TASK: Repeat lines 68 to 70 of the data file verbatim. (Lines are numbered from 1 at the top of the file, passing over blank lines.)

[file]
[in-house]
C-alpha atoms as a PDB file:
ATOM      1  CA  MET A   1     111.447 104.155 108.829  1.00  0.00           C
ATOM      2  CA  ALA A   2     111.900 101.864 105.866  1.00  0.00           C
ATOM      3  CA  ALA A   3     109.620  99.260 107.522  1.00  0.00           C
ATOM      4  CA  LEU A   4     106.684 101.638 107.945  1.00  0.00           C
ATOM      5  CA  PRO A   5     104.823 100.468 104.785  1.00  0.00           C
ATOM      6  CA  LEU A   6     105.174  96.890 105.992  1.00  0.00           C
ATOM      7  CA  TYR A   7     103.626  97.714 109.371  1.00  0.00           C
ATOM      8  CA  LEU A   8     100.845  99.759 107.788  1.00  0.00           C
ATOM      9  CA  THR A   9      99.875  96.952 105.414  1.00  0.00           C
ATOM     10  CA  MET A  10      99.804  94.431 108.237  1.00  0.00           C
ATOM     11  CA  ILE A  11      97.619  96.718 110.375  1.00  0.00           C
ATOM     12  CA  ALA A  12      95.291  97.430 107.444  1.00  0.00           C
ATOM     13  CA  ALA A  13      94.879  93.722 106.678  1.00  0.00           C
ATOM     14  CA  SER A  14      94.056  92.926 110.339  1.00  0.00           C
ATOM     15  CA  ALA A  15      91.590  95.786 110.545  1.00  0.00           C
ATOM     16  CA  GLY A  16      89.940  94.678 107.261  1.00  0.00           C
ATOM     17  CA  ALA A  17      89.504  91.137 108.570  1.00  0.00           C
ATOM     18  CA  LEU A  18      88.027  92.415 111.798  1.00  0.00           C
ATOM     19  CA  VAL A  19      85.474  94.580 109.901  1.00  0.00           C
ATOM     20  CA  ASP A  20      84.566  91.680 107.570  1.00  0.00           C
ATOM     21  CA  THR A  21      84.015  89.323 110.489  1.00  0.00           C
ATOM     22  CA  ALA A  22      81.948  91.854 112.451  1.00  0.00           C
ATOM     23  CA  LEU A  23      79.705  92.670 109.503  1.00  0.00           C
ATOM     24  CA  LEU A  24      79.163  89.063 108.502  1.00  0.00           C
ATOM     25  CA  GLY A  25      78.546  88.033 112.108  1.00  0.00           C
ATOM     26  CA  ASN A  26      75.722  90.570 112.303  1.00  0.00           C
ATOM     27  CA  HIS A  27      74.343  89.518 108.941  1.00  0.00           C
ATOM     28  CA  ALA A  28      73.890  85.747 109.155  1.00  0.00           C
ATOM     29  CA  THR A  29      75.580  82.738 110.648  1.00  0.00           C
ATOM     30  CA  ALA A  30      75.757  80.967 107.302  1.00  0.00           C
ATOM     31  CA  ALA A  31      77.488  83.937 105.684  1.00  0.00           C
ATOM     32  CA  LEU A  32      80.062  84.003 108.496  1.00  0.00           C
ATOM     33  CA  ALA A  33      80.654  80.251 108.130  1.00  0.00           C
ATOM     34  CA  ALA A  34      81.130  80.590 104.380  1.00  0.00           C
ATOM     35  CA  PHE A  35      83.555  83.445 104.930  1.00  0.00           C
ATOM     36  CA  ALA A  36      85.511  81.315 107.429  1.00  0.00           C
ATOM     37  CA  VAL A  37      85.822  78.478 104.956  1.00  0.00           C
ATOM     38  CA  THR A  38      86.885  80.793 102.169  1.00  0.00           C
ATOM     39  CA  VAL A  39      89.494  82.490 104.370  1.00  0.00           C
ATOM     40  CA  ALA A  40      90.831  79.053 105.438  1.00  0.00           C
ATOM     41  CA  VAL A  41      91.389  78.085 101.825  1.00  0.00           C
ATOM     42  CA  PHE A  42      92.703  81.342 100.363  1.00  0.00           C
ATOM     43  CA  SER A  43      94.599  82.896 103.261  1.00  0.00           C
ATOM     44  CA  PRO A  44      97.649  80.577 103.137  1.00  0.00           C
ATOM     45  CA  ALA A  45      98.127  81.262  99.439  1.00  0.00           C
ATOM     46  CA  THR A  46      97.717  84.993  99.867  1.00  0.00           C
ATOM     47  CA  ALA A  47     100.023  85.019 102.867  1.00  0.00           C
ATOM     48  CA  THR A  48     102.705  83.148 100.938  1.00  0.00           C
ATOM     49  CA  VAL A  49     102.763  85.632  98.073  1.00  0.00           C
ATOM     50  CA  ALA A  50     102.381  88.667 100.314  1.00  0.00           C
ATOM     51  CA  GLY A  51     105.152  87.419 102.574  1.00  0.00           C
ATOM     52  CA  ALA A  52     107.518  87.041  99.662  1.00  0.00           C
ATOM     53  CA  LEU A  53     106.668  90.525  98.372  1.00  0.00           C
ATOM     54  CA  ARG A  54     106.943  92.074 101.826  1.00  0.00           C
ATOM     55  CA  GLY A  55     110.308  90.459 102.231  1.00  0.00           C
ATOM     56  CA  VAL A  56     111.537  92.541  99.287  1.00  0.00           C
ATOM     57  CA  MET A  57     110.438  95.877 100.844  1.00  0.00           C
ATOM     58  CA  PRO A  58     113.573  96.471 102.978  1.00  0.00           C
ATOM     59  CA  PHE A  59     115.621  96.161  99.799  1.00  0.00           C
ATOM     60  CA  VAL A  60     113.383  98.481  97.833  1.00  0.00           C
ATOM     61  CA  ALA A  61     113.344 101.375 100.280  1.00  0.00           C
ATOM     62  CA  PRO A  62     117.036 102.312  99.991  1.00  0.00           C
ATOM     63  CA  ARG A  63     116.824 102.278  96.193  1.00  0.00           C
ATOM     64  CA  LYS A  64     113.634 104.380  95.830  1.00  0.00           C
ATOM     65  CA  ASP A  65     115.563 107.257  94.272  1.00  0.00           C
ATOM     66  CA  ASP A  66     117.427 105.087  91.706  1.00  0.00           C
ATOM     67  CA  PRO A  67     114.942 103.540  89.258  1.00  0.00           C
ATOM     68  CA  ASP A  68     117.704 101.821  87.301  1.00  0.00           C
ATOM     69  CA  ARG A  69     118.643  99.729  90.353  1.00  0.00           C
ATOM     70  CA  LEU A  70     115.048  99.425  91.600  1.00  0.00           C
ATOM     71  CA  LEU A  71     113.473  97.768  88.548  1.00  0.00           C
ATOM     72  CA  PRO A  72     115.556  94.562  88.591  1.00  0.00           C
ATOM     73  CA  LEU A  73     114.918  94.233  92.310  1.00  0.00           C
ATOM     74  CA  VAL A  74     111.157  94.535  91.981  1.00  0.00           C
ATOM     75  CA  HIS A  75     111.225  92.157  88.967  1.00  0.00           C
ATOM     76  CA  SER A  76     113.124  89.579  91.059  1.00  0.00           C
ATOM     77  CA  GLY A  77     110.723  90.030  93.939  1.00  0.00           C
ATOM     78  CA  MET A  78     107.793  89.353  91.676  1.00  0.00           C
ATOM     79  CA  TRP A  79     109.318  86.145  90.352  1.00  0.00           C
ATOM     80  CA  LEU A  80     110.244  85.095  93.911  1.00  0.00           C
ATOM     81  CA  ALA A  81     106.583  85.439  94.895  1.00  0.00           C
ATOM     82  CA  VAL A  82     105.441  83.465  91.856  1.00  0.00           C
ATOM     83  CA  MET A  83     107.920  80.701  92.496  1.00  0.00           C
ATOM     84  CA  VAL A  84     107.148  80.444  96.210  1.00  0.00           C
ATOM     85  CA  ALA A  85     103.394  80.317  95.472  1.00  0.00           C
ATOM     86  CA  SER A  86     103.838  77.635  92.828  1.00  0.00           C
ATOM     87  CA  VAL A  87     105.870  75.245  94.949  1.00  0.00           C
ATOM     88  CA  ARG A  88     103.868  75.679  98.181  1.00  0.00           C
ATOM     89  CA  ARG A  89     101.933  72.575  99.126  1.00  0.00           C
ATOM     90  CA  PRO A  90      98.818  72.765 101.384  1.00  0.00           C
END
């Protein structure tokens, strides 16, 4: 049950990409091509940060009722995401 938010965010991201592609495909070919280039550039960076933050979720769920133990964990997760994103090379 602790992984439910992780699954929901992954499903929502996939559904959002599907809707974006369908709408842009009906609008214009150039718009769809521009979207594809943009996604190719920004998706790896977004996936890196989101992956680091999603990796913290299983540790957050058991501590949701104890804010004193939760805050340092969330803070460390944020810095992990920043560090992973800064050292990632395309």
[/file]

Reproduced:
ATOM     66  CA  ASP A  66     117.427 105.087  91.706  1.00  0.00           C
ATOM     67  CA  PRO A  67     114.942 103.540  89.258  1.00  0.00           C
ATOM     68  CA  ASP A  68     117.704 101.821  87.301  1.00  0.00           C